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Friday, June 20, 2014

Maintain and Improve Your Vision with Zeaxanthin... The Eye Vitamin

Before we talk about zeaxanthin and just how good it is for your eyes, listen to this little catchy song about how it can help in not having people call you four eyes :).

Zeaxanthin (a very important food for healthy eyes) is found in several of the common fruits and vegetables we eat but, rarely do we pay attention to this vitamin.

The drive for healthy eating continues to grow, but there are still many of us who eat purely for the purpose of satisfying our hunger. Our eyes are the windows to the world around us, and life can become pretty uncomfortable if they start going bad. The eyes require their own special nutrients to keep them healthy. Too many of us pay very little attention to the chemical component of the foods we ingest, and how they affect us when they become a part of our body. Our health actually starts with our choice of food. A deterioration of health sends us to the doctor for a quick fix (maybe worst), but the key to saving on health care begins with our eating habits and the choice of foods we eat. This article will focus on one of those very important yet not so popular nutrients which can be found in many of the foods we eat - zeaxanthin.

What is zeaxanthin?

This vitamin is a bioflavonoid/flavonoid which belongs to the carotenoid group of nutrients. The carotenoid group to which zeaxanthin belongs is sub-divided into two groups. These are xanthophylls and carotenes. Zeaxanthin belongs to the xanthophylls group which is found chiefly in green leafy vegetables. Foods rich in zeaxanthin include:

· Dark green leafy vegetables such as spinach, kale and greens.
· Yellow fruits and vegetables such as paw paw or papaya and carrot.
· Egg yolk

I should pause here to break down and briefly discuss some of the key terms used so that the reader can have a clearer understanding - if you are not already familiar with them.

Bioflavonoid/flavonoid: The pigment present in plants to which the yellow, red or blue pigmentation in their flowers can be attributed are known as bioflavonoids or flavonoids. It is this pigment which helps to protect the flower from bugs and other pest.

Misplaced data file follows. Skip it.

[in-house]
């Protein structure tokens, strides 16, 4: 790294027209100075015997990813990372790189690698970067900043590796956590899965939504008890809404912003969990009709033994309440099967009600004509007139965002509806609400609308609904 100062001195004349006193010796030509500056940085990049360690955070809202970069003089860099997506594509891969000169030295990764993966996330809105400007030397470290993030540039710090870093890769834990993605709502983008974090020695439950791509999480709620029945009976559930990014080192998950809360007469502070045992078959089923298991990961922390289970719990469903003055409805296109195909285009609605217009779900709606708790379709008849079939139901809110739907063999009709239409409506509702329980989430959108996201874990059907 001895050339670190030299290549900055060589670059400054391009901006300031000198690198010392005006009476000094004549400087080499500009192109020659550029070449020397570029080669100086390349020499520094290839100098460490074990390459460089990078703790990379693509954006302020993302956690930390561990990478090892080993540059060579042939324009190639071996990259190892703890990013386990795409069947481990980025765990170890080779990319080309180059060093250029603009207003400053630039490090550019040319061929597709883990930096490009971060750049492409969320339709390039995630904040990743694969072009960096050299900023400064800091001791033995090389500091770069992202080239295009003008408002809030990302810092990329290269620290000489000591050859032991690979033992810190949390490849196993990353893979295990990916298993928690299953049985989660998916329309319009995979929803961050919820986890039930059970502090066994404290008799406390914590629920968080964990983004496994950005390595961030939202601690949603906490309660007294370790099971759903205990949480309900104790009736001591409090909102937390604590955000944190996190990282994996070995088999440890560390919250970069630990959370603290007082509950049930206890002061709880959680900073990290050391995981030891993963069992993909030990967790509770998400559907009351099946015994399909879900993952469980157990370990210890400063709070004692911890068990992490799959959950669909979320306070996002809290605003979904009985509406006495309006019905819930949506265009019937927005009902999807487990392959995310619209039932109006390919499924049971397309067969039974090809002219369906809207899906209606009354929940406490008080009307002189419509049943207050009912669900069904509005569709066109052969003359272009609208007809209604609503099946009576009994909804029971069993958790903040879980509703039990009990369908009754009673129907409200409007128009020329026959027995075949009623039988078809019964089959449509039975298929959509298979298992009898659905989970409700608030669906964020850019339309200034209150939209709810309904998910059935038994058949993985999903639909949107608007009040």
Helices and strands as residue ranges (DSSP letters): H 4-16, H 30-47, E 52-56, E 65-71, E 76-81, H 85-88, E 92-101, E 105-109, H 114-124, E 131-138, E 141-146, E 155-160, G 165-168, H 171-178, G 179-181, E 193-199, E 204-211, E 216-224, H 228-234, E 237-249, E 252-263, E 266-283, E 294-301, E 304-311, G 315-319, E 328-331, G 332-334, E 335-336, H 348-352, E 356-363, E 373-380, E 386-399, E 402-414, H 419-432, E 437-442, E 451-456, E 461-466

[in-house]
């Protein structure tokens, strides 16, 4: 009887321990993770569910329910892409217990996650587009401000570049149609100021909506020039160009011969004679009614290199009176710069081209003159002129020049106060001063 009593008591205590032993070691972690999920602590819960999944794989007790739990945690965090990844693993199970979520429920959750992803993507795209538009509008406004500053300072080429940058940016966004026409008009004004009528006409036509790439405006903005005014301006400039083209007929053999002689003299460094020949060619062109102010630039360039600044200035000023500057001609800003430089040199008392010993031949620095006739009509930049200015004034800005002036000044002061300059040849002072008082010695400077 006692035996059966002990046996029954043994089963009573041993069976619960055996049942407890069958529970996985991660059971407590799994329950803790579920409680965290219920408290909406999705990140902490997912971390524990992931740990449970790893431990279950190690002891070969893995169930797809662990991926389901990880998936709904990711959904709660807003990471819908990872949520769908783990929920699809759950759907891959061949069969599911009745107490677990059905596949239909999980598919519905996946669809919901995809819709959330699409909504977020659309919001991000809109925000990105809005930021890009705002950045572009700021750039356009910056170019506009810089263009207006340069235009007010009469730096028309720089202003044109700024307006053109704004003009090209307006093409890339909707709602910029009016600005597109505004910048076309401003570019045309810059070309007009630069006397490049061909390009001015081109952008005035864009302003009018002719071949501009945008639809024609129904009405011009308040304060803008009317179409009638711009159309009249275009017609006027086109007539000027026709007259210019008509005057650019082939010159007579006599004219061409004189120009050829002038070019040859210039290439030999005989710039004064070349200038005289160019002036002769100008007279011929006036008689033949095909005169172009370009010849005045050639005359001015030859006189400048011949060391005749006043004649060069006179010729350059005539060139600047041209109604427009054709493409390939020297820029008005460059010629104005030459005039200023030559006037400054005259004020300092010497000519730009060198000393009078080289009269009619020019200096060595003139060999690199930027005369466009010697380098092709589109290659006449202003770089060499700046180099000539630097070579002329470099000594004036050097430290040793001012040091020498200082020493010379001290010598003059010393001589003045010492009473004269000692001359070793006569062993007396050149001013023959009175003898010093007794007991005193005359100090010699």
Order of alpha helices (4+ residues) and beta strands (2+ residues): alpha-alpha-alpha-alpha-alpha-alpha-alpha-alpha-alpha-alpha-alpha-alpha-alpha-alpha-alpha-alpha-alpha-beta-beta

Foods rich in flavonoids includes citrus fruits, certain other fruits, green tea, parsley, herbs, vegetables, wines, dark chocolate and grape seeds. Flavonoids are largely noted for their anti-oxidant and anti-inflammatory properties.

Carotenoids: The parent group of chemical nutrients to which flavonoids and bioflavonoids belong. Carotenoids are fat soluble nutrients with great anti-oxidant properties.
Now back to the main nutrient of this article… zeaxanthin.

                                      Zeaxanthin and Our Eyes

Zeaxanthin is an essential nutrient for maintaining healthy eyes. A lot of zeaxanthin can be found in the retina of the eye. This alone indicates the importance of ensuring that we consume sufficient amounts of this nutrient.

Furthermore, zeaxanthin is vital in the protection of the eye from ultra-violet rays and from damages which may result from sight-related degenerative conditions such as cataracts, glaucoma and diabetes when it affects the retina.

How the Body Processes and Uses Zeaxanthin.

Bearing in mind that zeaxanthin is from the family of nutrients which are fat-soluble, we need to consume fat containing foods to effect the proper absorption of this nutrient in the body. It is common knowledge that foods work in harmony with each other. In that same manner nutrients work hand in hand with each other. A lack of one nutrient affects the ability of the digestive tract to adequately process, absorb and make available another nutrient to the body. This is the reason some persons may confidently eat adequate amounts of food containing a particular nutrient but still be told that the body lacks that nutrient.

Smokers ALERT!!!

Zeaxanthin can be taken with foods containing fat or with supplements containing fatty acids such as fish oil. Persons who smoke should pay keen attention to their fruit and vegetable intake as the habit of smoking may interfere with the absorption process of cartonoids in general. It is advisable that smokers include fruits and vegetables in their diets, and avoid supplements for this nutrient as research has linked lung cancer to this practice.

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